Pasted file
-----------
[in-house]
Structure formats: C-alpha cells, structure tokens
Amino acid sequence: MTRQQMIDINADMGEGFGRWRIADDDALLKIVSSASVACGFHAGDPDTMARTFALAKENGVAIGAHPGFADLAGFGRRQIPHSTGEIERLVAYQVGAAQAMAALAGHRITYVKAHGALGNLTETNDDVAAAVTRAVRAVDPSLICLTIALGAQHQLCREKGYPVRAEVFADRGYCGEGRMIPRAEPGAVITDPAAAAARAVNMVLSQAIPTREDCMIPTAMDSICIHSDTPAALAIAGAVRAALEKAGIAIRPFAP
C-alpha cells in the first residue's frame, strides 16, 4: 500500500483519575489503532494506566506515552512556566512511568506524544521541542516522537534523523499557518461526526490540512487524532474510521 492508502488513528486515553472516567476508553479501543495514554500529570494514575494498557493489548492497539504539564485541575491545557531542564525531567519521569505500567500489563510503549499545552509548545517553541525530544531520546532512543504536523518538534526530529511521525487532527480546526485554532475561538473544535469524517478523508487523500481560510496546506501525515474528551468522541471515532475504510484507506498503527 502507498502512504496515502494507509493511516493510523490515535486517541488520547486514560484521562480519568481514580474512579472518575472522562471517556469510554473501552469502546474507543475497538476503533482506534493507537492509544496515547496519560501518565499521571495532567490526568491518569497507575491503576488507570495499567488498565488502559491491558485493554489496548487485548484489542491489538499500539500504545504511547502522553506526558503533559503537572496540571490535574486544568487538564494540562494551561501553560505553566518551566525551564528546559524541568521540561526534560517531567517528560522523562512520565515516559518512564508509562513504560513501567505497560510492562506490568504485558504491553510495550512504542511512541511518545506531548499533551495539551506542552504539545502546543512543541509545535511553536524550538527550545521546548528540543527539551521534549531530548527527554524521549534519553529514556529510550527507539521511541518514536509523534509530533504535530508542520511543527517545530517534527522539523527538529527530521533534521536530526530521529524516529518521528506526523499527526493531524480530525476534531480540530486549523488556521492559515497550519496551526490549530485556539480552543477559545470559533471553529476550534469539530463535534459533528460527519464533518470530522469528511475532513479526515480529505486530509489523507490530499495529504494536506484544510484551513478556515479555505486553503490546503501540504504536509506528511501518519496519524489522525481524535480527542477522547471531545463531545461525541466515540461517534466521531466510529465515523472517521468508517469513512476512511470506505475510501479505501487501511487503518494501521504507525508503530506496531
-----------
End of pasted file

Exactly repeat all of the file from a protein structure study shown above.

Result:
[in-house]
Structure formats: C-alpha cells, structure tokens
Amino acid sequence: MTRQQMIDINADMGEGFGRWRIADDDALLKIVSSASVACGFHAGDPDTMARTFALAKENGVAIGAHPGFADLAGFGRRQIPHSTGEIERLVAYQVGAAQAMAALAGHRITYVKAHGALGNLTETNDDVAAAVTRAVRAVDPSLICLTIALGAQHQLCREKGYPVRAEVFADRGYCGEGRMIPRAEPGAVITDPAAAAARAVNMVLSQAIPTREDCMIPTAMDSICIHSDTPAALAIAGAVRAALEKAGIAIRPFAP
C-alpha cells in the first residue's frame, strides 16, 4: 500500500483519575489503532494506566506515552512556566512511568506524544521541542516522537534523523499557518461526526490540512487524532474510521 492508502488513528486515553472516567476508553479501543495514554500529570494514575494498557493489548492497539504539564485541575491545557531542564525531567519521569505500567500489563510503549499545552509548545517553541525530544531520546532512543504536523518538534526530529511521525487532527480546526485554532475561538473544535469524517478523508487523500481560510496546506501525515474528551468522541471515532475504510484507506498503527 502507498502512504496515502494507509493511516493510523490515535486517541488520547486514560484521562480519568481514580474512579472518575472522562471517556469510554473501552469502546474507543475497538476503533482506534493507537492509544496515547496519560501518565499521571495532567490526568491518569497507575491503576488507570495499567488498565488502559491491558485493554489496548487485548484489542491489538499500539500504545504511547502522553506526558503533559503537572496540571490535574486544568487538564494540562494551561501553560505553566518551566525551564528546559524541568521540561526534560517531567517528560522523562512520565515516559518512564508509562513504560513501567505497560510492562506490568504485558504491553510495550512504542511512541511518545506531548499533551495539551506542552504539545502546543512543541509545535511553536524550538527550545521546548528540543527539551521534549531530548527527554524521549534519553529514556529510550527507539521511541518514536509523534509530533504535530508542520511543527517545530517534527522539523527538529527530521533534521536530526530521529524516529518521528506526523499527526493531524480530525476534531480540530486549523488556521492559515497550519496551526490549530485556539480552543477559545470559533471553529476550534469539530463535534459533528460527519464533518470530522469528511475532513479526515480529505486530509489523507490530499495529504494536506484544510484551513478556515479555505486553503490546503501540504504536509506528511501518519496519524489522525481524535480527542477522547471531545463531545461525541466515540461517534466521531466510529465515523472517521468508517469513512476512511470506505475510501479505501487501511487503518494501521504507525508503530506496531